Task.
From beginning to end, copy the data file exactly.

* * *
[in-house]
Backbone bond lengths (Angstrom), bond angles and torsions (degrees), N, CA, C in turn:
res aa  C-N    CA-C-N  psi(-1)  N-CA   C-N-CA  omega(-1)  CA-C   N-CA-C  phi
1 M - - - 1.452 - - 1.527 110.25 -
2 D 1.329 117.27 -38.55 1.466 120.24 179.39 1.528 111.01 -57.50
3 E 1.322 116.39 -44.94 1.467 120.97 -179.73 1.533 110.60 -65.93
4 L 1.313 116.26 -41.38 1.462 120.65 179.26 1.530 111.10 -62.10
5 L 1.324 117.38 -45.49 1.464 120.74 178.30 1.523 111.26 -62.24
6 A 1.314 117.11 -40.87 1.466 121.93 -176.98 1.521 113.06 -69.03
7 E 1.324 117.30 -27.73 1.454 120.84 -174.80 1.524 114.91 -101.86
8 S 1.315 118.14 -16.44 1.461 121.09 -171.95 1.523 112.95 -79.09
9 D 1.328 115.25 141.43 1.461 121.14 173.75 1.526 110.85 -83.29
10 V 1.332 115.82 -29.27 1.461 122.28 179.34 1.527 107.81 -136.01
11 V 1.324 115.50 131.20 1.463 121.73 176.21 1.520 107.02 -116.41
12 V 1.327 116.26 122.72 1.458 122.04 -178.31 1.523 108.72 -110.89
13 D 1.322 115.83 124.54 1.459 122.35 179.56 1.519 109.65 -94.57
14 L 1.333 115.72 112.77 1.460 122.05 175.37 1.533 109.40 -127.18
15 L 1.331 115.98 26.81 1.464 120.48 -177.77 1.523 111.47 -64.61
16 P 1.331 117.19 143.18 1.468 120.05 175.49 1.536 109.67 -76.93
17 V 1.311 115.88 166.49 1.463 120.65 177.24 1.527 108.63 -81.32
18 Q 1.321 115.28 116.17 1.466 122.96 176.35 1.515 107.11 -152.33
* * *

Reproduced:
[in-house]
Backbone bond lengths (Angstrom), bond angles and torsions (degrees), N, CA, C in turn:
res aa  C-N    CA-C-N  psi(-1)  N-CA   C-N-CA  omega(-1)  CA-C   N-CA-C  phi
1 M - - - 1.452 - - 1.527 110.25 -
2 D 1.329 117.27 -38.55 1.466 120.24 179.39 1.528 111.01 -57.50
3 E 1.322 116.39 -44.94 1.467 120.97 -179.73 1.533 110.60 -65.93
4 L 1.313 116.26 -41.38 1.462 120.65 179.26 1.530 111.10 -62.10
5 L 1.324 117.38 -45.49 1.464 120.74 178.30 1.523 111.26 -62.24
6 A 1.314 117.11 -40.87 1.466 121.93 -176.98 1.521 113.06 -69.03
7 E 1.324 117.30 -27.73 1.454 120.84 -174.80 1.524 114.91 -101.86
8 S 1.315 118.14 -16.44 1.461 121.09 -171.95 1.523 112.95 -79.09
9 D 1.328 115.25 141.43 1.461 121.14 173.75 1.526 110.85 -83.29
10 V 1.332 115.82 -29.27 1.461 122.28 179.34 1.527 107.81 -136.01
11 V 1.324 115.50 131.20 1.463 121.73 176.21 1.520 107.02 -116.41
12 V 1.327 116.26 122.72 1.458 122.04 -178.31 1.523 108.72 -110.89
13 D 1.322 115.83 124.54 1.459 122.35 179.56 1.519 109.65 -94.57
14 L 1.333 115.72 112.77 1.460 122.05 175.37 1.533 109.40 -127.18
15 L 1.331 115.98 26.81 1.464 120.48 -177.77 1.523 111.47 -64.61
16 P 1.331 117.19 143.18 1.468 120.05 175.49 1.536 109.67 -76.93
17 V 1.311 115.88 166.49 1.463 120.65 177.24 1.527 108.63 -81.32
18 Q 1.321 115.28 116.17 1.466 122.96 176.35 1.515 107.11 -152.33